July 4, 2017
While Adelaide has had a long and distinguished reputation as a small city with a ground-breaking attitude to the arts, one wouldn't necessarily expect it to be home to one of Australia’s great art collections.
Yet the Art Gallery of South Australia, especially under the entrepreneurial directorship of Nick Mitzevich, continues to be full of surprises.
When he arrived in SA in 2010, Nick's mission was to improve the commercial success and artistic reputation of the grand old Gallery on North Terrace, boldly hoping to put it on the world art map.
One of his first shocks – two entwined horses (skins actually) hanging in the old European wing (we are all flesh, by Belgian artist Berlinde De Bruyckere)certainly grabbed attention (and woke up the conservatives) and it has been onward and upwards ever since.
From that fiery start, the Gallery has become the most visited cultural institution in SA (nearly 800,000 children, men and women visited last year), corporate and private sponsorships are up to more than $8 million a year and there is talk of it acting as midwife to a new world class contemporary art museum opening on the site of the old Royal Adelaide Hospital in the early 2020s.
Mitzevich's plans for the expansion of contemporary art and audiences includes the appointment of Leigh Robb as the Art Gallery of South Australia's inaugural Curator of Contemporary Art.
Robb, who has previously worked at the Thomas Dane Gallery, London and the Peggy Guggenheim Collection, Venice is not shy of a challenge. For this year's Adelaide Festival of Arts exhibition – her first – she delved into the gallery's extensive collection and has included no less than 20 works by the famous French sculptor Auguste Rodin.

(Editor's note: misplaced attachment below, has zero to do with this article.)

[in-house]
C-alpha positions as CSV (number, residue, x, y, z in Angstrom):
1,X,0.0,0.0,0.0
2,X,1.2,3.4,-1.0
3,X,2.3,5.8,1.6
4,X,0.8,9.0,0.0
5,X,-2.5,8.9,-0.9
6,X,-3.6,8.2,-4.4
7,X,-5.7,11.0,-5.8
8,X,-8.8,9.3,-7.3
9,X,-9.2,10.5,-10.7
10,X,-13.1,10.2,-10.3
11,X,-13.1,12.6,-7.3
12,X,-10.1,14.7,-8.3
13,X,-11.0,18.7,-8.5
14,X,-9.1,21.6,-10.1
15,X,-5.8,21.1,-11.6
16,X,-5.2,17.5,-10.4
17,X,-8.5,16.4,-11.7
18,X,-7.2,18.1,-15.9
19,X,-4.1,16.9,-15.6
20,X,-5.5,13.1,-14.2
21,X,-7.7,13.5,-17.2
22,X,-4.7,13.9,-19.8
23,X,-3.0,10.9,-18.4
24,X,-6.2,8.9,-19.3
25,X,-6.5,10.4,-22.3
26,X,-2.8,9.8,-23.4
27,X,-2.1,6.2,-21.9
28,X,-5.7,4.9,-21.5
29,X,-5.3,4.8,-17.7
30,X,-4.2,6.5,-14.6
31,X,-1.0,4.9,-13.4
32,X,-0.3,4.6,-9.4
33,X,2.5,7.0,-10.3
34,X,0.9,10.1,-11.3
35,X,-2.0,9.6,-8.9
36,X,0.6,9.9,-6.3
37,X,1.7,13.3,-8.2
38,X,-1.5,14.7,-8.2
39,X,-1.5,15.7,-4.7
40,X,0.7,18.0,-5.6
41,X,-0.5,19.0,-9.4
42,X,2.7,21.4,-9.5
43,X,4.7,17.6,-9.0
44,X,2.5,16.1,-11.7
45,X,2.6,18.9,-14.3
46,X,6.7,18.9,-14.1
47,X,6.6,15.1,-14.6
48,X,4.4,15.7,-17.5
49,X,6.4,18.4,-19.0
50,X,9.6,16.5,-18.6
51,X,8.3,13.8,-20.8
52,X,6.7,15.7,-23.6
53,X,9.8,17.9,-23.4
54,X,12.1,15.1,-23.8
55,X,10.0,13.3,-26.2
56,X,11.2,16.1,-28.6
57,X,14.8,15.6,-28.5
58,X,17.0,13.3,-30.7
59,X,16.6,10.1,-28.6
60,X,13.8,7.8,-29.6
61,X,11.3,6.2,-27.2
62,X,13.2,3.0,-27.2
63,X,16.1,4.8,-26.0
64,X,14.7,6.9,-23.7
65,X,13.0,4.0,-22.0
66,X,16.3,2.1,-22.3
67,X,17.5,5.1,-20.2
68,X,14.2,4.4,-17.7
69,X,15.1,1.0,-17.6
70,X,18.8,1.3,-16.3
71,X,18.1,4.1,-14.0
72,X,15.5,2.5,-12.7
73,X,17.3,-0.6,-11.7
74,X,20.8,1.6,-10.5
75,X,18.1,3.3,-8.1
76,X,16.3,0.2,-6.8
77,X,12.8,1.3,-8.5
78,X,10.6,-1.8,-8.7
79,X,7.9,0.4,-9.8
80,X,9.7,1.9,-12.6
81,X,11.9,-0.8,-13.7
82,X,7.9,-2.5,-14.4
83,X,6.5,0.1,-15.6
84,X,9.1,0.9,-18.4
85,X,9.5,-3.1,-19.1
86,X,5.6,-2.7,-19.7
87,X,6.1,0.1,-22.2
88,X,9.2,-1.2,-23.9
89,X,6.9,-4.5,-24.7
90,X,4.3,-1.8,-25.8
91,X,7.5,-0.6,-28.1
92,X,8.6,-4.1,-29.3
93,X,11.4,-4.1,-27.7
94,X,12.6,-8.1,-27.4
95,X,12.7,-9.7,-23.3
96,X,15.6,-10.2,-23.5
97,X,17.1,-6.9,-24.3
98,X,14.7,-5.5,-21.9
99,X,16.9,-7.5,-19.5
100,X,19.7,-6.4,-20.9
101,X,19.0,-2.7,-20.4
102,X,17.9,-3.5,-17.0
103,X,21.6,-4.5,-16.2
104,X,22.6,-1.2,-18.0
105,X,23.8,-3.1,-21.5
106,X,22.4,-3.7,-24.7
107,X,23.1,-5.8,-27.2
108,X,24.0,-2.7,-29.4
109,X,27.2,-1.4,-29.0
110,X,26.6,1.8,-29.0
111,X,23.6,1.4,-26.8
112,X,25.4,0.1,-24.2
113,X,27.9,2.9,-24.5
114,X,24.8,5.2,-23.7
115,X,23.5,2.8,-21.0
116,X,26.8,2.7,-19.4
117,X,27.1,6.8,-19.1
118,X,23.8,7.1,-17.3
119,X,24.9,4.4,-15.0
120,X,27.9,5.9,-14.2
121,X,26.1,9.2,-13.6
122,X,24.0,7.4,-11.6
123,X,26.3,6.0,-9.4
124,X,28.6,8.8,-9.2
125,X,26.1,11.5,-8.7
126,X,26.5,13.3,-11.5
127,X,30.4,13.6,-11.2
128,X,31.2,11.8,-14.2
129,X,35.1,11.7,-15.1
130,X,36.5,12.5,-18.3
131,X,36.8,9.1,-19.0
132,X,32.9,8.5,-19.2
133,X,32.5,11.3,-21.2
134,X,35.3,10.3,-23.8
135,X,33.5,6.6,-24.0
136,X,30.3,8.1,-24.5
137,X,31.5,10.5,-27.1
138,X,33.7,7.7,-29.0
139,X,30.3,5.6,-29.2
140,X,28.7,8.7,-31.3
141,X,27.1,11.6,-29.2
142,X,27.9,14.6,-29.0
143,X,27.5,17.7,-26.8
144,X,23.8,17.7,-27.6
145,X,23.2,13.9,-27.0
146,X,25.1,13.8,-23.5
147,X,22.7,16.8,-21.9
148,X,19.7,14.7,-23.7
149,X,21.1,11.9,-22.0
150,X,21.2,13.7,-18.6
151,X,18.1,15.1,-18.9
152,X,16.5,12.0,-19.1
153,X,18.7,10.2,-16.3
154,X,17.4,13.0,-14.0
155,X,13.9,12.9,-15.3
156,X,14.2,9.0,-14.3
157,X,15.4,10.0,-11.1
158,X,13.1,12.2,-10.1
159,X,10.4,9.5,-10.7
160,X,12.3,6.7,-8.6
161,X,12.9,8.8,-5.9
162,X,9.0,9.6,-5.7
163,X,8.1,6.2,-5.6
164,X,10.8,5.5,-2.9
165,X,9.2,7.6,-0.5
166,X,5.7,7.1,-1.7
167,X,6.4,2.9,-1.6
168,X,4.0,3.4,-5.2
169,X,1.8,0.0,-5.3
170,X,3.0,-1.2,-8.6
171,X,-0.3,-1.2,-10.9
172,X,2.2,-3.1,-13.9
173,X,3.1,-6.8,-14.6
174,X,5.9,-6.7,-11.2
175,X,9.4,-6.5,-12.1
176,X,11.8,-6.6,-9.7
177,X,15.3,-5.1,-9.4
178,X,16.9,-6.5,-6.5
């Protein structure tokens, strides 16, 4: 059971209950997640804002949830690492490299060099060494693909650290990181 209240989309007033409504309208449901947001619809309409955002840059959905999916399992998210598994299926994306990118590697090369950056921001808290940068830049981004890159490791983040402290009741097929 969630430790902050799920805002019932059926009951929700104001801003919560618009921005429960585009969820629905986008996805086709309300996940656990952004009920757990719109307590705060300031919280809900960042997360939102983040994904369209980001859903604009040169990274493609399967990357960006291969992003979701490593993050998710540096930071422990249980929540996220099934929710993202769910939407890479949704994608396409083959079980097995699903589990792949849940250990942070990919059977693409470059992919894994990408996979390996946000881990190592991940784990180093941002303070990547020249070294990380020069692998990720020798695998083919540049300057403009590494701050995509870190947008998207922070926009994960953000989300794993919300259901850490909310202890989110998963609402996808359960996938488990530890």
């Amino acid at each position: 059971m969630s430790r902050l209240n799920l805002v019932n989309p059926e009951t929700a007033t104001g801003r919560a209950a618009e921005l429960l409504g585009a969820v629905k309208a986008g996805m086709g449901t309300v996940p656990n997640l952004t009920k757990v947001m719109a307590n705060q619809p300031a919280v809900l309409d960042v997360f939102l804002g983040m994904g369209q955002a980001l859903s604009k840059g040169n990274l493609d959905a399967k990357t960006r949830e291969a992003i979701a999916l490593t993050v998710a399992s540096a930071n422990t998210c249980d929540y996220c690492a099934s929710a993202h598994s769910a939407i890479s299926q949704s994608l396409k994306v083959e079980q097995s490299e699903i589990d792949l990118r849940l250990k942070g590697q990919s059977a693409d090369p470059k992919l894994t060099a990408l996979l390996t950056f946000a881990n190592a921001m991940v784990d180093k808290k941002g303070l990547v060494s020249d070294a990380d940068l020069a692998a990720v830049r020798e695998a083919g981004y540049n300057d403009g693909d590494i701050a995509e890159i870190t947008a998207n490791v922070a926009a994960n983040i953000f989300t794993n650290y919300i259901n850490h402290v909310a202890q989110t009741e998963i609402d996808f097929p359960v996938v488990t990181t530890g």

Purchased by the South Australian Government and Art Gallery of South Australia Foundation from prominent collector and arts patron William Bowmore (1909-2008), the Rodin bronzes are arranged in artistic stand-offs with around 200 other representations of the body – hence the name "Versus Rodin: sodies across space and time."
Of course, Rodin is the hero, each masterpiece a rippling, energetic and anatomically accurate representation of the human form. Sometimes life-sized and sometimes gigantically towering over visitors, they cry out to be stroked and touched. A century after Rodin's death in 1917, the exhibition is timely and ground-breaking.
Visitors need to make up their own minds about the messages that are communicated by so many diverse pieces. But as some reviewers have pointed out, one leaves with that same sense of heightened awareness and bemused introspection that you get from David Walsh's Museum of Old and New Art (MONA), in Hobart.
If the Art Gallery of South Australia can create that same level of passionate visitor support (MONA is now Tassie's major tourism drawcard), by challenging, inspiring and shocking us, then its new contemporary re-imagining, will realise the Mitzevich dream of Adelaide becoming a great international cultural destination.
As a proud supporter of the Art Gallery of South Australia and Versus Rodin we can't recommend this exhilarating art experience highly enough. The exhibition closes on July 16, 2017, so don't miss out.